In an effort to limit the spread of COVID-19 as we reengage with individuals outside of our homes, state health departments have enlisted the aid of contact tracers to track anyone who may have been exposed to COVID-19. Unfortunately, some scammers pretend to be contact tracers in an effort to take advantage of the novelty of the program and gain access to secure information. Thankfully, the Federal Trade Commission (FTC) has released resources to help individuals tell the difference between a real contract tracer and a scammer.

Contact tracers may attempt to notify you if you’ve been exposed to COVID-19. According to “Help COVID-19 Contact Tracers, Not Scammers” by Shameka L. Walker, you can recognize legitimate contact tracers from the state health department based on the type of information they ask for. When contact tracers reach out, they may call, email, text, or visit your home to collect information.

A legitimate contact tracer will only ask you for basic information:

• Your name and address
• Health information
• The names of places and people you have visited

An individual posing as a contact tracer will ask for:

• Money (gift card, money transfer, or cryptocurrency)
• Bank account numbers and/or credit card numbers
• Your Social Security number
• Your immigration status

Pay extra attention to emails and texts requesting you to click on a link. Clicking the link could download malware onto your device, so be certain you can verify the source of the message. If in doubt, don’t click. Delete the message instead.

If you are unsure about the validity of a contact tracer, hang up, close the door, or don’t respond to, click on, or download anything that may be in an email or text. Then report the interaction to your state and notify the Federal Trade Commission.

The following PDFs from the FTC provide a reference on how to protect yourself from those attempting to take advantage of people during the current pandemic.

posters from FTC about how to avoid scams

Scammers are using this time to ramp up their efforts. Stop and think before you react. If you’d like more information, contact our fraud specialists, Edward Schmitz and Betsy Rice.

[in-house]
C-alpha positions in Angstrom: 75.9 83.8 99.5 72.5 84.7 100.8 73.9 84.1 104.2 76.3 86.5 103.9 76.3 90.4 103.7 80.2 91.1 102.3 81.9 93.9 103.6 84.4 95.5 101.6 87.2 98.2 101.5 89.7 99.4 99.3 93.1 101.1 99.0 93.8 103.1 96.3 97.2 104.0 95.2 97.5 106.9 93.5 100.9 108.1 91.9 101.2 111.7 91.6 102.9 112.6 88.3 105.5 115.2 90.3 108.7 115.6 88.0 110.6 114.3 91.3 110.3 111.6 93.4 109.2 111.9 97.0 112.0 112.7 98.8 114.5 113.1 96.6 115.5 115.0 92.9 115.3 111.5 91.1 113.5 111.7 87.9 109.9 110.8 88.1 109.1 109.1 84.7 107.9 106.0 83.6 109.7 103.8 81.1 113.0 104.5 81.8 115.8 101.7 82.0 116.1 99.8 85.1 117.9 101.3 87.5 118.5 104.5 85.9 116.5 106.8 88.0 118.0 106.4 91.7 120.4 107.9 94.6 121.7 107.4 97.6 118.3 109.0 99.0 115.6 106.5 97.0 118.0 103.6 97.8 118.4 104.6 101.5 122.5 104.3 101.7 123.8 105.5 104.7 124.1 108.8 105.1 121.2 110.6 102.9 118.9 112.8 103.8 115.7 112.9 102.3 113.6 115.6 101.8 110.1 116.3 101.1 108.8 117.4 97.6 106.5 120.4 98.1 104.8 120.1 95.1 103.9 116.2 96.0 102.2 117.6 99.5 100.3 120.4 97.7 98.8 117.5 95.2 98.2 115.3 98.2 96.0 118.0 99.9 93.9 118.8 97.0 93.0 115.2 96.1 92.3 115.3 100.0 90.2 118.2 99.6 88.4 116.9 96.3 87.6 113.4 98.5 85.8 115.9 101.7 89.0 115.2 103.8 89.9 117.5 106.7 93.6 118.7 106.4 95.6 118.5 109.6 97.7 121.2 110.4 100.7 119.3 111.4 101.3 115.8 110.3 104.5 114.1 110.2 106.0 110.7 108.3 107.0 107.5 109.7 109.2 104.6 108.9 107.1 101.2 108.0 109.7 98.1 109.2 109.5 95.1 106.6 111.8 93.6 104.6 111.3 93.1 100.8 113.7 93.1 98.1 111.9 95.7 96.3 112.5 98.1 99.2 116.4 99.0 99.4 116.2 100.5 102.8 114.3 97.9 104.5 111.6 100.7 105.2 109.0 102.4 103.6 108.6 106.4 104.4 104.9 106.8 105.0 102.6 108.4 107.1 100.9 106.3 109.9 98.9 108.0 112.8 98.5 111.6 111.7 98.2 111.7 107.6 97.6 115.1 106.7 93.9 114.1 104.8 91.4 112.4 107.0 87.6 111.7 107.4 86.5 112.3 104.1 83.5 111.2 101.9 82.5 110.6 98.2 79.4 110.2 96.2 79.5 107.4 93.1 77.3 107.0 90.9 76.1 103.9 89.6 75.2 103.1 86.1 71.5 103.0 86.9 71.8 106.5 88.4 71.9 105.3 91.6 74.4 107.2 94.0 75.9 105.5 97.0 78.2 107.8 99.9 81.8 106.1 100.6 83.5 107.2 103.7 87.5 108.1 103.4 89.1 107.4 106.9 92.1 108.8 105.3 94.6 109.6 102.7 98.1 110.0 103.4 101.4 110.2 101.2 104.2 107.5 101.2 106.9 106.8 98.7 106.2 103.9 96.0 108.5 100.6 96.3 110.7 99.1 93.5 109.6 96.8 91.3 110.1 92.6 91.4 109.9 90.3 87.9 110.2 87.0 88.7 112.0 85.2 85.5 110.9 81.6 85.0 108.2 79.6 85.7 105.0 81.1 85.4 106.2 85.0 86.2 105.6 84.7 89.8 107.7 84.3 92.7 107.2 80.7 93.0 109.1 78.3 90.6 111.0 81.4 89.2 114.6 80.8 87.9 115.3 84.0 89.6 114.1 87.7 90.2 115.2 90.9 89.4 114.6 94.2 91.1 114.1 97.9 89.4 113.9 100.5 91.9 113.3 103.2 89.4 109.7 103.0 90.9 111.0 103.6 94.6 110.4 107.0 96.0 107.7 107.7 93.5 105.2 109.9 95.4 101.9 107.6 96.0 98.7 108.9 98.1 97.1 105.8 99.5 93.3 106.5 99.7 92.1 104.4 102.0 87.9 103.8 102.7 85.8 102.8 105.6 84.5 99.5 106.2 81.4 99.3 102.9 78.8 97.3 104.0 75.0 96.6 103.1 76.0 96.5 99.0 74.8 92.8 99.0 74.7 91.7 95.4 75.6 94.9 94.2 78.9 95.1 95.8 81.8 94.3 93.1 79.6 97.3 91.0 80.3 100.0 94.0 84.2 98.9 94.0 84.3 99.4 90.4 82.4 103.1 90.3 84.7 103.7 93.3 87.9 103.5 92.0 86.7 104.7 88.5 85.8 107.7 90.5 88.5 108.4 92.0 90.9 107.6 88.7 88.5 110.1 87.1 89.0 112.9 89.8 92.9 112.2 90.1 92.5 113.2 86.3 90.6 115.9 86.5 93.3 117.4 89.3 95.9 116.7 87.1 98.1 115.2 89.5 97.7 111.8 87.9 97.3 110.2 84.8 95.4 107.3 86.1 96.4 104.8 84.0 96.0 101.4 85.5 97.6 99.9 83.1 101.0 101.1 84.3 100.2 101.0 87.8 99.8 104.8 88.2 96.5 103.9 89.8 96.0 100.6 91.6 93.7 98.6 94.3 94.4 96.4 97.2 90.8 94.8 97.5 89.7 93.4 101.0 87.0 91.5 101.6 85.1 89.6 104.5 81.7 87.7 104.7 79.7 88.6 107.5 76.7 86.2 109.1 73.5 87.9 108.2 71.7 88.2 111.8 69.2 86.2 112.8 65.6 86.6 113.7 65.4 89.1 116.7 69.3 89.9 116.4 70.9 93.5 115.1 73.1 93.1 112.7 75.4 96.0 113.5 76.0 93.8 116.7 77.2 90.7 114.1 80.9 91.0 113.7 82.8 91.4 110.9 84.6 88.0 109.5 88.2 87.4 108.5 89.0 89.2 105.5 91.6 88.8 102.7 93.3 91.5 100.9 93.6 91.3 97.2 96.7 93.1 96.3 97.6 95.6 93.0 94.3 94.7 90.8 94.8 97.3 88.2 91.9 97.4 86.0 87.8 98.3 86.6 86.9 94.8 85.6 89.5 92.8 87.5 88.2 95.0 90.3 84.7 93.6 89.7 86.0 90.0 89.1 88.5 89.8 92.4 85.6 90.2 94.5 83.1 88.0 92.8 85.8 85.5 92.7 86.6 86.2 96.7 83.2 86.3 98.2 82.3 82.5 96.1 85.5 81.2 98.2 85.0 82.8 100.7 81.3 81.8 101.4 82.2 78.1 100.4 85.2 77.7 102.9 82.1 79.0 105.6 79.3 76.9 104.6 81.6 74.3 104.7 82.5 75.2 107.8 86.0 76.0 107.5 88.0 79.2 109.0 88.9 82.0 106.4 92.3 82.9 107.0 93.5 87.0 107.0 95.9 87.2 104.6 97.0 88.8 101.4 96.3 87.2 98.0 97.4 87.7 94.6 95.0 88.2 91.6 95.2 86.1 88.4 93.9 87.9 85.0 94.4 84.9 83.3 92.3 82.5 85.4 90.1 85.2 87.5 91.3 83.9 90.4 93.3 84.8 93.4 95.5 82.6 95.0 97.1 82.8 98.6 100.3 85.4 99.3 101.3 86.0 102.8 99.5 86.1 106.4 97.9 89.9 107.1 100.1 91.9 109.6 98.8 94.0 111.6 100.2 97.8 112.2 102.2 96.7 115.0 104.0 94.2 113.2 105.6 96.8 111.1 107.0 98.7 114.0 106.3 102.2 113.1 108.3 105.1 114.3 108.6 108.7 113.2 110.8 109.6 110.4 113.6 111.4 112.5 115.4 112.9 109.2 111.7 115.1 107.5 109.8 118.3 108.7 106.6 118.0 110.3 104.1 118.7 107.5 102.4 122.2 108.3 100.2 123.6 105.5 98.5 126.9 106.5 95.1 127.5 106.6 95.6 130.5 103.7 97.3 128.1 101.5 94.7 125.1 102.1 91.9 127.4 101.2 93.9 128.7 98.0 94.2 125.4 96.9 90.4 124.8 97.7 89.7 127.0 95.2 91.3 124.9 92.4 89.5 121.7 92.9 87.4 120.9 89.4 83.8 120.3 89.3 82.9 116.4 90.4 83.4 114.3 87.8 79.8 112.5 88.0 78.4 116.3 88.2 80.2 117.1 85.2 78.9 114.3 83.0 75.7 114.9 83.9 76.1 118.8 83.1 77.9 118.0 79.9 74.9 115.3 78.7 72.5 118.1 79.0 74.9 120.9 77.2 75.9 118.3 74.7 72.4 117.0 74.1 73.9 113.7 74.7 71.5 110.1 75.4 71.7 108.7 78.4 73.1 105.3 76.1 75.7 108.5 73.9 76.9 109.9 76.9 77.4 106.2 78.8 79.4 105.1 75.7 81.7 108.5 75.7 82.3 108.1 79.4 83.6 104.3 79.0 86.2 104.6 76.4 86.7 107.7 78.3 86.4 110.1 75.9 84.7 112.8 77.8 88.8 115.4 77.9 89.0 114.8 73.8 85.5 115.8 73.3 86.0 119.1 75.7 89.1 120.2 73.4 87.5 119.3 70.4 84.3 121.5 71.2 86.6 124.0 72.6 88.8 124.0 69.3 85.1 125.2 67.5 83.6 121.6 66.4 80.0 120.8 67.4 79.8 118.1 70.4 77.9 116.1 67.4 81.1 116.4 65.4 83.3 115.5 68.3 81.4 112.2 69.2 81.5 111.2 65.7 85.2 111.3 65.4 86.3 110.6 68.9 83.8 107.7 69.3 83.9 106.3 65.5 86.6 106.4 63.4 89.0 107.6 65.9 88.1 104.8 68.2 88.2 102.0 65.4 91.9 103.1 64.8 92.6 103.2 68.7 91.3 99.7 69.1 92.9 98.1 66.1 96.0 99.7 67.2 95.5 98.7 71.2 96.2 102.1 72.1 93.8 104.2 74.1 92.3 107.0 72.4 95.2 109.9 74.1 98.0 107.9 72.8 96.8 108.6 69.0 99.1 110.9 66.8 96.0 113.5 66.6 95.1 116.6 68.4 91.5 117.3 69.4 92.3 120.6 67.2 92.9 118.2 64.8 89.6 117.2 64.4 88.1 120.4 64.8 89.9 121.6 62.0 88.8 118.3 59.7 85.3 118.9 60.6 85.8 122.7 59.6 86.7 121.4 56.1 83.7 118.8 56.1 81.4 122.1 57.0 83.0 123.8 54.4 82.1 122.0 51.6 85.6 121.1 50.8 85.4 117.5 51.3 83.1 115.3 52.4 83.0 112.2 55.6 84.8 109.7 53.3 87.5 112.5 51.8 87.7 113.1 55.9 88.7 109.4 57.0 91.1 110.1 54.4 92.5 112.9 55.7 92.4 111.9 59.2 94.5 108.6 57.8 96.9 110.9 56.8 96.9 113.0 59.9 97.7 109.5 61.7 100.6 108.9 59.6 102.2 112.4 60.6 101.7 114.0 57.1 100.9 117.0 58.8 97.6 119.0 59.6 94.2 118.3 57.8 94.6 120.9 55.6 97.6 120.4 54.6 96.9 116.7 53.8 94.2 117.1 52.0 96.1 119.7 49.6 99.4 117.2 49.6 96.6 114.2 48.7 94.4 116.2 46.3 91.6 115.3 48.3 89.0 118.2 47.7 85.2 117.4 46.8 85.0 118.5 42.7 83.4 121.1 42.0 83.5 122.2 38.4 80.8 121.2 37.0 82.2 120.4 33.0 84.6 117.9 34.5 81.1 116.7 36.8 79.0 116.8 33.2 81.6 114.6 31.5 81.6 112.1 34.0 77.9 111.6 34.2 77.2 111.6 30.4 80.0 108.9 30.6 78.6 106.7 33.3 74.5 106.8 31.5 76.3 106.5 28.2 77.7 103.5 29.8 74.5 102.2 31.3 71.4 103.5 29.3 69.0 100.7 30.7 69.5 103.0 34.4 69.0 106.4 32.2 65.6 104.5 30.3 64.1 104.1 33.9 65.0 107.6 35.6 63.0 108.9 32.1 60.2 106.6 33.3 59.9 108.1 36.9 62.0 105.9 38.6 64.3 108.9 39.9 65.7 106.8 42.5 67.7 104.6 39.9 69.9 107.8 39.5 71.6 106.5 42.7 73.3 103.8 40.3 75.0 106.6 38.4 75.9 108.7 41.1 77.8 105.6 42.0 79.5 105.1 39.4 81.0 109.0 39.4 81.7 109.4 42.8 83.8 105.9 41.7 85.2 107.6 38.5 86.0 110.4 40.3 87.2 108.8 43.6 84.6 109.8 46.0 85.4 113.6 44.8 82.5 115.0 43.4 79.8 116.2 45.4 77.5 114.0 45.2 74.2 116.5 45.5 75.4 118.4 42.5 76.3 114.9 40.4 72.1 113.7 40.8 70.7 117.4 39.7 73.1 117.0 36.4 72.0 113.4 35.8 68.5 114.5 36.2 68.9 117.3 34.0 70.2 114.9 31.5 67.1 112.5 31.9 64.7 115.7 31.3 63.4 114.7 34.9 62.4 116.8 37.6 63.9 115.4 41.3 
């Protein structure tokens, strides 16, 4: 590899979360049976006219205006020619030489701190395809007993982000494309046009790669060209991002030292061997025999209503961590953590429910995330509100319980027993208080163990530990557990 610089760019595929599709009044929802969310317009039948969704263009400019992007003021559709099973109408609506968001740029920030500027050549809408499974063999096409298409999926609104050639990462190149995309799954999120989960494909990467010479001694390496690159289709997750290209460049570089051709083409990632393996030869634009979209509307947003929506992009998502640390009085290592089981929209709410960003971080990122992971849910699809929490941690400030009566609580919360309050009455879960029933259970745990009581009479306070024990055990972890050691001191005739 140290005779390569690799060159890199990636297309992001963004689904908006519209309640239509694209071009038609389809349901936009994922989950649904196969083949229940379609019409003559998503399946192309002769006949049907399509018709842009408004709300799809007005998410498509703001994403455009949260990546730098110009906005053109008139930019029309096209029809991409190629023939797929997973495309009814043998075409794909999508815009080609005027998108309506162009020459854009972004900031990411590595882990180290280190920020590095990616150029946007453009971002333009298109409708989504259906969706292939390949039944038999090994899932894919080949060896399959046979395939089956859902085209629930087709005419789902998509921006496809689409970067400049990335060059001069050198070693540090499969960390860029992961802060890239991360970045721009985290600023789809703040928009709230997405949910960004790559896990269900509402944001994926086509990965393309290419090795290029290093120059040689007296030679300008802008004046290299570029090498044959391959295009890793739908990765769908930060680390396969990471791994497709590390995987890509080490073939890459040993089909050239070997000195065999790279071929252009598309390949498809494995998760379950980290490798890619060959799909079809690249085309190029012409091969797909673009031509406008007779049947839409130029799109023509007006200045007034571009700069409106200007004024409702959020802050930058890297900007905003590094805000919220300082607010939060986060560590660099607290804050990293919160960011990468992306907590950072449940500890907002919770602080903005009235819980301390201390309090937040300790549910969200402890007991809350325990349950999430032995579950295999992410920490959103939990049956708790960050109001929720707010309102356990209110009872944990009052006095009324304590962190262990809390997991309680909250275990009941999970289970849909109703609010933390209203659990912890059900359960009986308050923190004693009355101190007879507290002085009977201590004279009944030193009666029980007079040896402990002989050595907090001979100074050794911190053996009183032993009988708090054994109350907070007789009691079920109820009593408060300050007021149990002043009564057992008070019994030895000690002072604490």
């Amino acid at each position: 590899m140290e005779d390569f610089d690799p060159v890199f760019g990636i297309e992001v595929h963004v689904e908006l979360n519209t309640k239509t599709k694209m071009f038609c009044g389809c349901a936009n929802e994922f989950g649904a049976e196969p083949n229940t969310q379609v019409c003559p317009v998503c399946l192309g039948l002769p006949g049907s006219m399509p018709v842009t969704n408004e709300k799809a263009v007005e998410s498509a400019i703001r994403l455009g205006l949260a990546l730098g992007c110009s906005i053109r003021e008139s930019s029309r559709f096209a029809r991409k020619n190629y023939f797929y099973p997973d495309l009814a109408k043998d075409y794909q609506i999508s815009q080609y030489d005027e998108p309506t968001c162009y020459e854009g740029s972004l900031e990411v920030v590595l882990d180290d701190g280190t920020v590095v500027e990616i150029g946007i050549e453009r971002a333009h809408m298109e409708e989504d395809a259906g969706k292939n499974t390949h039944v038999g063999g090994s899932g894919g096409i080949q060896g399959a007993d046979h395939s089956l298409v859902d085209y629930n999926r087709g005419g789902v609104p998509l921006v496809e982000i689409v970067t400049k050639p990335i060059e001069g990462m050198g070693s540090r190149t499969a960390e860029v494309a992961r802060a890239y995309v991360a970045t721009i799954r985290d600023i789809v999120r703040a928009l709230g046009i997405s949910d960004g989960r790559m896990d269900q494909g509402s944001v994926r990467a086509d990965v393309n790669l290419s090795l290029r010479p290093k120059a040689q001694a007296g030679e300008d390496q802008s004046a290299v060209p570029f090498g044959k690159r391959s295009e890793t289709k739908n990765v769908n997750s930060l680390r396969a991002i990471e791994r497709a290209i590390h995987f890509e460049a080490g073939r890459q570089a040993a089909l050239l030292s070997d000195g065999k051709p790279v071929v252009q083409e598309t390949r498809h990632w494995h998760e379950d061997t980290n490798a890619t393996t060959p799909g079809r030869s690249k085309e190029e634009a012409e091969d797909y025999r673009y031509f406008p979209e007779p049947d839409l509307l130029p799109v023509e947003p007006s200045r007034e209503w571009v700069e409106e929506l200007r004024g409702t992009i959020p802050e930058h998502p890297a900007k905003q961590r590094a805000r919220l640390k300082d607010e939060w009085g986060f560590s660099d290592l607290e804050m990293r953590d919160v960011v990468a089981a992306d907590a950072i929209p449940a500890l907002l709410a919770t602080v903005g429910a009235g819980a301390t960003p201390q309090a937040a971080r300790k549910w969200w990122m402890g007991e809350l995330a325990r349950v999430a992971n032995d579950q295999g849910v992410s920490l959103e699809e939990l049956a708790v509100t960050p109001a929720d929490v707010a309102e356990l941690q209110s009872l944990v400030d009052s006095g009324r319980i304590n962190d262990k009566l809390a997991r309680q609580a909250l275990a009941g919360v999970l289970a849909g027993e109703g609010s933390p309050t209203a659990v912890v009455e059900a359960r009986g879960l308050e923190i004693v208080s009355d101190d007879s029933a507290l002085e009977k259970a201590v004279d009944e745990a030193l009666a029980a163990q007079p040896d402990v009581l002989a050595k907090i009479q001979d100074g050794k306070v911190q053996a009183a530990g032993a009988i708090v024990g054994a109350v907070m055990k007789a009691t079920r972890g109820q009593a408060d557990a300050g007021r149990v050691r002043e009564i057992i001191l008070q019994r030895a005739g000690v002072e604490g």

Source: Federal Trade Commission, Help COVID-19 Contact Tracers, Not Scammers, Shameka L. Walker, June 25, 2020.

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Our firm provides the information in this article for general guidance only, and does not constitute the provision of legal advice, tax advice, accounting services, investment advice or professional consulting of any kind. The information provided herein should not be used as a substitute for consultation with professional tax, accounting, legal or other competent advisors. Before making any decision or taking any action, you should consult a professional advisor who has been provided with all pertinent facts relevant to your particular situation. Tax articles in this blog are not intended to be used, and cannot be used by any taxpayer, for the purpose of avoiding accuracy-related penalties that may be imposed on the taxpayer. The information is provided “as is,” with no assurance or guarantee of completeness, accuracy or timeliness of the information, and without warranty of any kind, express or implied, including but not limited to warranties of performance, merchantability and fitness for a particular purpose.




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